by Kenneth Kimbrough
It’s difficult to begin expressing just how much I enjoy Meags Fitzgerald’s debut graphic novel, Photobooth: A Biography. At first glance, the plot is deceptively simple. One part lavishly illustrated history and one part autobiography, the narrative follows Fitzgerald as she develops a love for collecting photo strips, eventually giving way to a journey that takes her all over Europe and North America in search of the machines that produce these wonderful little objects. But on a deeper level, the fairly standard narrative belies a much deeper story about how through community, history, and fascination, a kind of alchemy happens that instills objects with a life of their own. The subtitle for Photobooth is “a biography,” which may initially seem incorrect, considering that the book appears to be about Fitzgerald herself. But biography is a deliberate choice that implies the author has recorded the history of a life, which is entirely apt. The way she illustrates and writes about photobooths lacks the cold description of a technical manual, reading instead like the fond memories of a close friend — even if that friend happens to be a hunk of metal with a camera inside.
On the subject of the style, one of the book’s most attractive features is the way Fitzgerald chooses to share her passion with readers. Many of the illustrations are reproductions drawn from photo strips, which has the double effect of giving readers a peek at Fitzgerald’s personal collection and of showing said collection through her eyes, since each detail is a choice on her part of representing the photo strips as she sees them. It’s hard not to pore over the many faces, the many moments captured in each person’s life, and to not become enamored with the narratives she creates, the stories each subtle expression suggests. For instance, a repeated theme is the private space a photobooth can create. Something as simple as a curtain can create a space for people to be intimate together and to be intimately alone. Examples of this private freedom include vintage reproductions of African Americans and gay and lesbian couples who are allowed to exist in the photobooth without the persecution of the outside world. Fitzgerald herself is regularly attracted to the booths’ privacy, and often depicts moments when she finds solace in the photobooth as a personal space.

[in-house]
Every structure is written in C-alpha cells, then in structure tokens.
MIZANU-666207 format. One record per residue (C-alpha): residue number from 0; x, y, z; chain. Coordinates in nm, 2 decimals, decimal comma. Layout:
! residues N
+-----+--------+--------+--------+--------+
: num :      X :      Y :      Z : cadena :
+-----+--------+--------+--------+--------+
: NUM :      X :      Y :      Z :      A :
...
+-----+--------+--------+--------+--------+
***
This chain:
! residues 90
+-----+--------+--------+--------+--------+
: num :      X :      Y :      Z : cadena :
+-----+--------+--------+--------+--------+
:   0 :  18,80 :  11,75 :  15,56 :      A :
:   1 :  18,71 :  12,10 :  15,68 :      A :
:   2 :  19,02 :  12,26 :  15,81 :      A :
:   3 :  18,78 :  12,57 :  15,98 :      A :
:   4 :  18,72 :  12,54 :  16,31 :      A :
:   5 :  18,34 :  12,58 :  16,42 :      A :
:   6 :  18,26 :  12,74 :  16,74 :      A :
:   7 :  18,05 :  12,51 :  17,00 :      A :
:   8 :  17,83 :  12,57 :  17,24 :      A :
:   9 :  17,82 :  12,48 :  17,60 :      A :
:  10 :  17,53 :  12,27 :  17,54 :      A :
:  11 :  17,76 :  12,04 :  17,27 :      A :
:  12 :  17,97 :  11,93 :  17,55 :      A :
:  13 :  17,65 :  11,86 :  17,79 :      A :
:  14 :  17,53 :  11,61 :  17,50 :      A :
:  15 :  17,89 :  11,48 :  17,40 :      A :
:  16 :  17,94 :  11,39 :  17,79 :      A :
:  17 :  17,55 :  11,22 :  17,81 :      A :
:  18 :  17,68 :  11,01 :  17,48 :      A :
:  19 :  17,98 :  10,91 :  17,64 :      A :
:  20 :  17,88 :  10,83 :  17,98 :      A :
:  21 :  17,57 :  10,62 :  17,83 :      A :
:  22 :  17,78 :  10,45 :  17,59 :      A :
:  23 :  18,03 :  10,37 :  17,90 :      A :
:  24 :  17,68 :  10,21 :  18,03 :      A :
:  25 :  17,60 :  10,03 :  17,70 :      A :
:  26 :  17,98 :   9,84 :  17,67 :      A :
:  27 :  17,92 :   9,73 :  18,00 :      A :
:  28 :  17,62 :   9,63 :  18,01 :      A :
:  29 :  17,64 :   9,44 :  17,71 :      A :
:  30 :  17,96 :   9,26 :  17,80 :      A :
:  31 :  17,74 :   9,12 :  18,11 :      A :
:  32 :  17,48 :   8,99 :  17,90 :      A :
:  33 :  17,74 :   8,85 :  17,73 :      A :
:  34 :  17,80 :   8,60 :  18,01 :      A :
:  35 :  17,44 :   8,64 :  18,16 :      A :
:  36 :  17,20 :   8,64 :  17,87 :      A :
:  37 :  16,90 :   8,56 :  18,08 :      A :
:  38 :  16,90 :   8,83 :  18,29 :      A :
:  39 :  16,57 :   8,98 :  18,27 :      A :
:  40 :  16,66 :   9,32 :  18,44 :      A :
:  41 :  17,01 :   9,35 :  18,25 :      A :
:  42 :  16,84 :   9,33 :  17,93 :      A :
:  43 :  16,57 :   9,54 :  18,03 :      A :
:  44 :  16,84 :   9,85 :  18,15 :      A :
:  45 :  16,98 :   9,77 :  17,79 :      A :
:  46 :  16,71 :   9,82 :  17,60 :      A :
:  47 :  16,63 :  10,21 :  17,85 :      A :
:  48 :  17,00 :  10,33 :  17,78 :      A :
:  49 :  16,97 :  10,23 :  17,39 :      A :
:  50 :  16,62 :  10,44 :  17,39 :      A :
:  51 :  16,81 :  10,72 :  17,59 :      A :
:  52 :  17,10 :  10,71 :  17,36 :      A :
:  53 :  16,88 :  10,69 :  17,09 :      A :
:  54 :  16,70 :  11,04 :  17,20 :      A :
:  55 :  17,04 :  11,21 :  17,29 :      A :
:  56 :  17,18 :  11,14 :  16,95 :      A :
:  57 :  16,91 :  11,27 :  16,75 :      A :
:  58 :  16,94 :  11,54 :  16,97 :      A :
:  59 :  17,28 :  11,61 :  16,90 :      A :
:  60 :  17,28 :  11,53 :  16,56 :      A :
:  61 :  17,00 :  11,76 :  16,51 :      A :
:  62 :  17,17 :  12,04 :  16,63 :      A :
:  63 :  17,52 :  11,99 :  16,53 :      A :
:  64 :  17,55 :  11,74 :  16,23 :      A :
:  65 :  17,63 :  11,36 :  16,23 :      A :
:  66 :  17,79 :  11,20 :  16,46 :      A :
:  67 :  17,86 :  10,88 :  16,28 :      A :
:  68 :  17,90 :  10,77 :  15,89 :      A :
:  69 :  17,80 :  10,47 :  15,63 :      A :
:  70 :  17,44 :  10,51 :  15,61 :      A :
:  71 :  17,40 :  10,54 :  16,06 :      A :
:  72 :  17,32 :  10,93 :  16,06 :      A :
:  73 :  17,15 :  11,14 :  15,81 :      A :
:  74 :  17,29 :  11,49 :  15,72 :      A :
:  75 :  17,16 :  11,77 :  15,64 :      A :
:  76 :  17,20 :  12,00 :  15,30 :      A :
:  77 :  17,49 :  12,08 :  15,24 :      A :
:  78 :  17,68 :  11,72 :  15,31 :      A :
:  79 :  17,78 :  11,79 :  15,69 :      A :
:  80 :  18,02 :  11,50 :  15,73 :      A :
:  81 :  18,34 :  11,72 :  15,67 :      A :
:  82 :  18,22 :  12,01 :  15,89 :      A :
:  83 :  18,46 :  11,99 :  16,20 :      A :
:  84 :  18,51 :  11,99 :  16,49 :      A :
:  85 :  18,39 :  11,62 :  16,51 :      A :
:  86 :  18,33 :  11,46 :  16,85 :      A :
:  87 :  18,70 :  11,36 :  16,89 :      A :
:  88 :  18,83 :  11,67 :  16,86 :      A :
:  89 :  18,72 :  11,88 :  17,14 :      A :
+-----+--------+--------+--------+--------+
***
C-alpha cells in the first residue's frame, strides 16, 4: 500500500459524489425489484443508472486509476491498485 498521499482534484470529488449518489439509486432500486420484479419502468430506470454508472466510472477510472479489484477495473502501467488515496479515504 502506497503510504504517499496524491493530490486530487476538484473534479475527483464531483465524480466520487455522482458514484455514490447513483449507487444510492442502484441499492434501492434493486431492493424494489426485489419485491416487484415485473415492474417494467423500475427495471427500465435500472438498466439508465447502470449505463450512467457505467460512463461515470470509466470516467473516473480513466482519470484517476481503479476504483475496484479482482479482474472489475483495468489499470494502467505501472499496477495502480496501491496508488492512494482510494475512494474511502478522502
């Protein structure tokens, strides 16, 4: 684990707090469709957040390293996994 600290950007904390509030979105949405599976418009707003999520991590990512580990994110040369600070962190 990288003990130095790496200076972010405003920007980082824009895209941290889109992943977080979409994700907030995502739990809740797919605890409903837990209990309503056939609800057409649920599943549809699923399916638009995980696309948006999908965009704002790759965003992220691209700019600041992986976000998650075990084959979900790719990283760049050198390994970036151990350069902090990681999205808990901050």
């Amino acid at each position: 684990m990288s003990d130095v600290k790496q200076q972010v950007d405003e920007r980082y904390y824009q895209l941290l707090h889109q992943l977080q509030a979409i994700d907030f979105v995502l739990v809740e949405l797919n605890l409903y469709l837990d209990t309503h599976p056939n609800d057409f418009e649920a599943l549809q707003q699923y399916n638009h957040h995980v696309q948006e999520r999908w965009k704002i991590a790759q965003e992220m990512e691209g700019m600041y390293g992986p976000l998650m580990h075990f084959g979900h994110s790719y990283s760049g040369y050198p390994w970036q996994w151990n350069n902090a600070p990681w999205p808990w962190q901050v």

Another key feature to Photobooth is the way Fitzgerald manages to take seemingly impersonal facts — such as the gradual disappearance of the chemical photobooth or the impending ban on a specific ingredient needed to develop pictures — and pull them back down to the personal. Because she does such a wonderful job of depicting the joy she derives from collecting photo strips, cold statistics take on heartfelt meaning. The likely disappearance of chemical photobooths within the next decade seems more like a tragedy than a technological advance.
In a sense, Photobooth is also about the power and permission we give to material objects to change us. This book has something of the effect of the snake eating its own tail; the graphic photobooth history and technical workings Fitzgerald depicts are an outgrowth of her passion for booths, and her passion for booths is precipitated by each step she takes towards learning more about these strange and beautiful machines.
One of my biggest fears for Photobooth: A Biography is that it may not have registered on many radars, which is a shame since it is easily one of the best books in recent memory. Rarely has a creator depicted so masterfully — and, might I add, positively — the mindset and sheer love that goes into collecting. If you give this book a chance, and I hope you will, I imagine you’ll be surprised to find that not only is Photobooth exceptionally readable, but that it’s also one of the most intensely moving books to emerge this year.
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